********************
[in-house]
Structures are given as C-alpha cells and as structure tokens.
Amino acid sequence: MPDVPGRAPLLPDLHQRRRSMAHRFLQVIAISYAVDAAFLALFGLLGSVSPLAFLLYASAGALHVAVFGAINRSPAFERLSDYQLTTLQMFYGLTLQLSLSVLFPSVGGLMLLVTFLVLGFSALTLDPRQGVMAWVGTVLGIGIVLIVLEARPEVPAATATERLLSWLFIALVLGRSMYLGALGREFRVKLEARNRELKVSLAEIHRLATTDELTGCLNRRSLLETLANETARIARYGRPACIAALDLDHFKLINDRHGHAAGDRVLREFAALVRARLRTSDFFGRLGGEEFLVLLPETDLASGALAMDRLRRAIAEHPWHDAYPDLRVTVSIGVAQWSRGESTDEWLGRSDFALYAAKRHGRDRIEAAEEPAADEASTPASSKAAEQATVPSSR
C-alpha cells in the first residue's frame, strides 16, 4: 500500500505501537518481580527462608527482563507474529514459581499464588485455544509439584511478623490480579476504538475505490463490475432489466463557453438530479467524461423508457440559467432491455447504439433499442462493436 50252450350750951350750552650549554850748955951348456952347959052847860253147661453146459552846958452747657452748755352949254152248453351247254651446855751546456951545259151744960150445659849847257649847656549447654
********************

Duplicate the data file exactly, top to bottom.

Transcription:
[in-house]
Structures are given as C-alpha cells and as structure tokens.
Amino acid sequence: MPDVPGRAPLLPDLHQRRRSMAHRFLQVIAISYAVDAAFLALFGLLGSVSPLAFLLYASAGALHVAVFGAINRSPAFERLSDYQLTTLQMFYGLTLQLSLSVLFPSVGGLMLLVTFLVLGFSALTLDPRQGVMAWVGTVLGIGIVLIVLEARPEVPAATATERLLSWLFIALVLGRSMYLGALGREFRVKLEARNRELKVSLAEIHRLATTDELTGCLNRRSLLETLANETARIARYGRPACIAALDLDHFKLINDRHGHAAGDRVLREFAALVRARLRTSDFFGRLGGEEFLVLLPETDLASGALAMDRLRRAIAEHPWHDAYPDLRVTVSIGVAQWSRGESTDEWLGRSDFALYAAKRHGRDRIEAAEEPAADEASTPASSKAAEQATVPSSR
C-alpha cells in the first residue's frame, strides 16, 4: 500500500505501537518481580527462608527482563507474529514459581499464588485455544509439584511478623490480579476504538475505490463490475432489466463557453438530479467524461423508457440559467432491455447504439433499442462493436 50252450350750951350750552650549554850748955951348456952347959052847860253147661453146459552846958452747657452748755352949254152248453351247254651446855751546456951545259151744960150445659849847257649847656549447654